In the meantime, the answer to who really controls The Company, the identity of Molly's "boogeyman," and the hints at a deeper mythology that have always been there–namely, the story behind the eclipse and the meaning of that symbol that pops up everywhere from the "bag-and-tag" tattoos to Takezo Kensei's flag to the mysterious "Black Spot"-like pictures that both Kaito and Angela Petrelli receive–are being delayed by the introduction of new characters (promising), the mystery of who killed Kaito and who's trying to kill Angela (meh), and the unfortunate subplot of Hiro's journey back to 1671 Japan. Outside of a funny throwaway line or two ("Oh no! I broke history!"), I just don't find myself very engaged in this storyline. While I trust that the writers are leading up to something, what with all the constant references to Kenzei since the first season and this episode's subtle poking of holes in hero mythology, I'm not especially interested in seeing Hiro train with samurais only to eventually save the day, get the girl, and then have a tearful goodbye with her before rejoining Ando in the present. It's one of the few times I feel like I know where the story is going already (please let me be wrong!), and I'd really like to skip ahead.
But then, that would be indulging in those cheap pleasures of instant gratification and forward motion, and to the writers' credit they've done an excellent job thus far of delaying answers–while introducing new questions–just enough to keep it tantalizing. Even the final cliffhanger featuring an obviously-not-dead Peter mysteriously chained up on an Irish dock–although predictable and totally clichéd (he has amnesia; who didn't see that coming?)–just before the familiar "To Be Continued…" reminded me why I like this show in the first place: I'm already thinking about what will happen next.
Grade: B
Stray observations:
— Who is publishing Chandra Suresh's book? Everyone in the world seems to have a copy, including Maya and Alejandro in Mexico. Is theirs a Spanish translation? Did they order it from Amazon? Or is there a parapsychology section in their local Barnes & Noble?
— Maya says, "God would not do this to me." So, uh, where exactly does God fit into all of this "advanced evolution" stuff anyway?
Heroes must be one of the most heavily subtitled network shows ever, what with all the Japanese and now Spanish going on.
— Sad that this was apparently the end of George Takei's character. Do we already know what this "legacy" is that he's supposed to hand down to Hiro? Have we already seen the full photo that his and Angela Petrelli's pictures were torn from? And who are the other seven left from "the nine"?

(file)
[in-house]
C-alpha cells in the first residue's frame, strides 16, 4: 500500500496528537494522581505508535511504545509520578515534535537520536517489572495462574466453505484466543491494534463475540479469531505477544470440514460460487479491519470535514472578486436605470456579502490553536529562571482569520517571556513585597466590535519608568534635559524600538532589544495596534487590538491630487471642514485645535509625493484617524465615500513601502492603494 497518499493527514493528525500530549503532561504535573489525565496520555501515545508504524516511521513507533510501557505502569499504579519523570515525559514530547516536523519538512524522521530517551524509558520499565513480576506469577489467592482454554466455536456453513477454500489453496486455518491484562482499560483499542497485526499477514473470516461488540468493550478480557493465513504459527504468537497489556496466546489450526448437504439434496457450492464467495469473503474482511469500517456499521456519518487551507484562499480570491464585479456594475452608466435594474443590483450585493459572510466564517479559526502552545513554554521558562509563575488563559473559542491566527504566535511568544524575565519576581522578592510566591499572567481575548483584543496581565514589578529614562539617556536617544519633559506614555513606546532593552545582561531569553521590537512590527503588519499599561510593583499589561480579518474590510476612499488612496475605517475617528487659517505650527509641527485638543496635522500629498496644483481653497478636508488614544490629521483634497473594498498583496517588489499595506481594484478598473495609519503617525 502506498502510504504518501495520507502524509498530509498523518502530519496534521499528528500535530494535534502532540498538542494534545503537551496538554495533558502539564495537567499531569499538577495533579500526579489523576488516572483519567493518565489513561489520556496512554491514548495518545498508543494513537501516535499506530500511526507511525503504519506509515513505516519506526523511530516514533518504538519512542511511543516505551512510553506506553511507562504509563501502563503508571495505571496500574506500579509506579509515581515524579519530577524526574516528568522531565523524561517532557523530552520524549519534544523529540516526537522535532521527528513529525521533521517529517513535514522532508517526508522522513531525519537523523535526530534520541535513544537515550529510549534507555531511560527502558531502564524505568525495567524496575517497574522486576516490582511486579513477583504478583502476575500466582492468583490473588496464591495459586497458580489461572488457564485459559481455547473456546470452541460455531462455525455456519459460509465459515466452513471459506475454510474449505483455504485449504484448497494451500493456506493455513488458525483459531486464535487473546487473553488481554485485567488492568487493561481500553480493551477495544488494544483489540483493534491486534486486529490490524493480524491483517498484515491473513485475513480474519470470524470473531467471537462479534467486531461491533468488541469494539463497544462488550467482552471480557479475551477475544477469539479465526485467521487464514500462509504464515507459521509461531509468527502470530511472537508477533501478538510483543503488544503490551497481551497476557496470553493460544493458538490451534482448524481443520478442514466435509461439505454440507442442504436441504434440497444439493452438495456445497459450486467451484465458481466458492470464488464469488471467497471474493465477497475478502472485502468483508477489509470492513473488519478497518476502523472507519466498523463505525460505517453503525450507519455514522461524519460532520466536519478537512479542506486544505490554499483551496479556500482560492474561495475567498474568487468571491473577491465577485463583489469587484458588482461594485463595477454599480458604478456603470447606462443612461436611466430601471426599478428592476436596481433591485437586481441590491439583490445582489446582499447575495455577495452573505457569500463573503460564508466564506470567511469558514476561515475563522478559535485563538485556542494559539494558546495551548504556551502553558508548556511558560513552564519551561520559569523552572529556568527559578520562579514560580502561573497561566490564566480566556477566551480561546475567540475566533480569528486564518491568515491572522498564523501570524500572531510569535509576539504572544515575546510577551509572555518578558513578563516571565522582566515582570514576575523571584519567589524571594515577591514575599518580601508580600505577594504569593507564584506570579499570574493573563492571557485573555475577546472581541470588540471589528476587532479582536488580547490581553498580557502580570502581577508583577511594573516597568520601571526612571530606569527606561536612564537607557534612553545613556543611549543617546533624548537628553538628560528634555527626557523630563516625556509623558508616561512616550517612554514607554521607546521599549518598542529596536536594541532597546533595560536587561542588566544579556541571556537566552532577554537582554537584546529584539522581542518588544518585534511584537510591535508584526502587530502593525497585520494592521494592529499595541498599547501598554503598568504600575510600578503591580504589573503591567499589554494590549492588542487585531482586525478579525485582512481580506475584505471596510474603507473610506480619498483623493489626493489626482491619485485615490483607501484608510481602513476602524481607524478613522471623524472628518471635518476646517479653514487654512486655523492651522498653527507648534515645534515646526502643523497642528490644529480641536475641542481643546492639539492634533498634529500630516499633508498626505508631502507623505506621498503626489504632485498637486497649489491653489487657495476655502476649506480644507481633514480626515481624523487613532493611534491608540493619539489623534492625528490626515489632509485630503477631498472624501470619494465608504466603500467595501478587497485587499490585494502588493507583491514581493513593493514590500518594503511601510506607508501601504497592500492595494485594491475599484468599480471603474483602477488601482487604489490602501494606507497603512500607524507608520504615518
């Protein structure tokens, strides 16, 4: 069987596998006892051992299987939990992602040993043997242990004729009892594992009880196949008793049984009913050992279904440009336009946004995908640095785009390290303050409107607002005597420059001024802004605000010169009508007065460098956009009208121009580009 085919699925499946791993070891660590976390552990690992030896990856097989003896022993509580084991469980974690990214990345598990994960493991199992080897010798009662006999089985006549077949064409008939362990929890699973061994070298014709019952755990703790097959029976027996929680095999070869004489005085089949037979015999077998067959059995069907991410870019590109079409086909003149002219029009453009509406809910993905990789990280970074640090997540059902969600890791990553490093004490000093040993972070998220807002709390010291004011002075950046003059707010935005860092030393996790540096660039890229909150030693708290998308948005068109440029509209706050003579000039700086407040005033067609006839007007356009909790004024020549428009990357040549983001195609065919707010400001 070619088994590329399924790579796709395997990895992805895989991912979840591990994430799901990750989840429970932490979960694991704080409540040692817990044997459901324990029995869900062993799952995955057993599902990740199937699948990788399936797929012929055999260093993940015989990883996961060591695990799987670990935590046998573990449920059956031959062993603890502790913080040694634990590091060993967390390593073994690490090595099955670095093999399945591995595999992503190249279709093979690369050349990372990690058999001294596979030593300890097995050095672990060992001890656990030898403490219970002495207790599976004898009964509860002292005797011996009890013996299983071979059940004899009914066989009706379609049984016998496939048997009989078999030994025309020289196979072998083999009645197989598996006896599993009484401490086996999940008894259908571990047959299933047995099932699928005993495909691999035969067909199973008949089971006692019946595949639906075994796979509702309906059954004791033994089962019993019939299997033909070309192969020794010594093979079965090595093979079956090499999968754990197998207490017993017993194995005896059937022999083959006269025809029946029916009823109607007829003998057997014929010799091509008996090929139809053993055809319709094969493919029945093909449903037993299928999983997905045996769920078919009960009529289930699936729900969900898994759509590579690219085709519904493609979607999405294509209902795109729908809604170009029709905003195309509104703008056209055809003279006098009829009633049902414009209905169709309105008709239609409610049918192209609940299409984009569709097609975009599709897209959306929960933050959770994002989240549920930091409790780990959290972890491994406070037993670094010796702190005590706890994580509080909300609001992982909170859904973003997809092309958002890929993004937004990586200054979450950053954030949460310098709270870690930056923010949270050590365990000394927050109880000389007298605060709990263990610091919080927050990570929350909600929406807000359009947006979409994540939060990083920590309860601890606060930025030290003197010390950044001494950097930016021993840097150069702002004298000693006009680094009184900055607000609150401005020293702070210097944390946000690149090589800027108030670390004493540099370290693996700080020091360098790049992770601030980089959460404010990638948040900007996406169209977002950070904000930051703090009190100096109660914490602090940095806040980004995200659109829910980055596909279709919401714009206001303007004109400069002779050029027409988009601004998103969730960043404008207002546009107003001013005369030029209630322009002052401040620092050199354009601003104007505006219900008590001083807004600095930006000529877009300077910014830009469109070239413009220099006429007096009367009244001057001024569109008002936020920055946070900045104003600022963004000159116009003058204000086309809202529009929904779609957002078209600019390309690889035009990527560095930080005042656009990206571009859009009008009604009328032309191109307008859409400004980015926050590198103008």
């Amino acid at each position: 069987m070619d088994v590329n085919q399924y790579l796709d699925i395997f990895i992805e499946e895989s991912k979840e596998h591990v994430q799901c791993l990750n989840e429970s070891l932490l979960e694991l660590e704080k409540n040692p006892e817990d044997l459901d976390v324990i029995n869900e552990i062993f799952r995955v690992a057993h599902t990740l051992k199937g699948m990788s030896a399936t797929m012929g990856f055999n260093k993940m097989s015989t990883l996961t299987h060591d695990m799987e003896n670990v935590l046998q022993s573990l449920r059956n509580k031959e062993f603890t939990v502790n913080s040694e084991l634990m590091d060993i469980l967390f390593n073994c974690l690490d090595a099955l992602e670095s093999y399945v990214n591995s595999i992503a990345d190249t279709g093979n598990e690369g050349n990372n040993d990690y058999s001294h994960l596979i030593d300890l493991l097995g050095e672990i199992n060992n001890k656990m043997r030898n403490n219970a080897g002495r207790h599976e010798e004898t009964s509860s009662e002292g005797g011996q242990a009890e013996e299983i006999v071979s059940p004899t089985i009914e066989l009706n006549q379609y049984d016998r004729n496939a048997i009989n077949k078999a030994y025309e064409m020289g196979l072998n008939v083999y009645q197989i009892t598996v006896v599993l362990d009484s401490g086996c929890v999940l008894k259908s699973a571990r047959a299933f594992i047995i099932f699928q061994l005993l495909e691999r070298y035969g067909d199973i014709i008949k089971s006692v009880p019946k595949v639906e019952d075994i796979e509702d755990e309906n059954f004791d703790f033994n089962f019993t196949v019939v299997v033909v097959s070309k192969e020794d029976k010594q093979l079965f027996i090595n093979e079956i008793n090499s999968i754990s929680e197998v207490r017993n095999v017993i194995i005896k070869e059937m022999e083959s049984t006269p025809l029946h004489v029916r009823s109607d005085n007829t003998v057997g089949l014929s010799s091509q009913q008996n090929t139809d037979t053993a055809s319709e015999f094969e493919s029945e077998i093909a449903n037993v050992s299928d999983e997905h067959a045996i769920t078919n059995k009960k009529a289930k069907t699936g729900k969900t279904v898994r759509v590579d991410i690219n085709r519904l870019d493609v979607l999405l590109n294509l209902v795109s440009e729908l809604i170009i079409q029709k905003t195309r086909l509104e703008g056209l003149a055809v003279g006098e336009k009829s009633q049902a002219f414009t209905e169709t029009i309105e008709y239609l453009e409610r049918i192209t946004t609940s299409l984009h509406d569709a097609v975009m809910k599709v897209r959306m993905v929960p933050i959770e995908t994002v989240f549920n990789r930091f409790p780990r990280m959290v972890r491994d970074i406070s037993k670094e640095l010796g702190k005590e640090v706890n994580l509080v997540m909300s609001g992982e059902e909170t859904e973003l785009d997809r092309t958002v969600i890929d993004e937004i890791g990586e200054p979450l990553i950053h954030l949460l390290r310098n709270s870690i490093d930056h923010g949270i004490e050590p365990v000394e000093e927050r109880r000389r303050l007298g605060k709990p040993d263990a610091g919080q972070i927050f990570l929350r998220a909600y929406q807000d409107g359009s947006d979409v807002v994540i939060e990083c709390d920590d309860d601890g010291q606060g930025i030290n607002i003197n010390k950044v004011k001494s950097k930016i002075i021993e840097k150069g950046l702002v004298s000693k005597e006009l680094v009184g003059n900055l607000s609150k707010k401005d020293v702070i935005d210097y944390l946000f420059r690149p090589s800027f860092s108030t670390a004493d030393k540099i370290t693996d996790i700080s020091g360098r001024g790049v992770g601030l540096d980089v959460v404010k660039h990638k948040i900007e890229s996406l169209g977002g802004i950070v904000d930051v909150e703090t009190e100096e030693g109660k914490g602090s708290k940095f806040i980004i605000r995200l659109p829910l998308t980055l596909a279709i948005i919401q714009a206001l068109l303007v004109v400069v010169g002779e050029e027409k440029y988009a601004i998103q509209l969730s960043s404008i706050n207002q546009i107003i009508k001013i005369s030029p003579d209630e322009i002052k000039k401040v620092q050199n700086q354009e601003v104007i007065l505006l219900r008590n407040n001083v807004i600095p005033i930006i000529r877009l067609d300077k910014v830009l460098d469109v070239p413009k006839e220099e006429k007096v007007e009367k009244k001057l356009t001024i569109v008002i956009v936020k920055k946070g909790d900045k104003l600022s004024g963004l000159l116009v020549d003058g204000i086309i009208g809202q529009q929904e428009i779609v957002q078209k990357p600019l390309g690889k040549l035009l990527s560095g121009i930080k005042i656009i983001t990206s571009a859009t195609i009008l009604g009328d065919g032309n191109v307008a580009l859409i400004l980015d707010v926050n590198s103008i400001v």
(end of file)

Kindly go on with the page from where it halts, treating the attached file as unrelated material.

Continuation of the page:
— Is Mohinder really convinced that Sylar is dead? Did no one notice that his body never turned up?
— If you could turn anything to gold, would you really want to work for anybody, let alone a company that required you to go on recruiting missions to Cairo?
— I find I still can't trust Bennet after they spent most of the first season making him out to be the enemy–although that's probably just Jack Coleman's own inherent creepiness.
— Nathan grew quite the beard for only four months' time. He must be brimming with testosterone.
— Speaking of Petrellis and their hair, good to see that Milo Ventigmilia is finally free of that Conor Oberst "emo swoop."
— And speaking of Milo Ventigmilia, how creepy is it going to be when Peter and Claire are finally reunited, considering we know Ventimiglia and Hayden Panettiere are dating?
— Would you trade "limited commercial interruption" for regular old commercial breaks if it meant you didn't have to see the same Nissan ad three times in a row? Also, how exactly does having your car autographed by Tim Kring add to its value?
[And on a personal note: Since I'm going to be your guide throughout this season, I thought I should admit to you up front that I am not a comic book fan. Nothing against them, but when it comes to comics I'm more of a Daniel Clowes/Chris Ware/Charles Burns/Adrian Tomine guy; the last time I picked up an issue of X-Men I was probably a wee lad who had yet to discover the joys of masturbating. As such, I will undoubtedly miss any allusions that some of you more attuned comics readers will spot. Feel free to post them in the comments, but try to take it easy on me if I don't catch that "totally obvious Watchmen reference," OK? Also, I have not read–nor do I intend to read–the Heroes graphic novels. As far as I'm concerned, if it didn't happen on the screen, it didn't happen. However, if you feel like they have something to add to the discussion, feel free to post about it. Who knows? You might even convince me to pick one up.]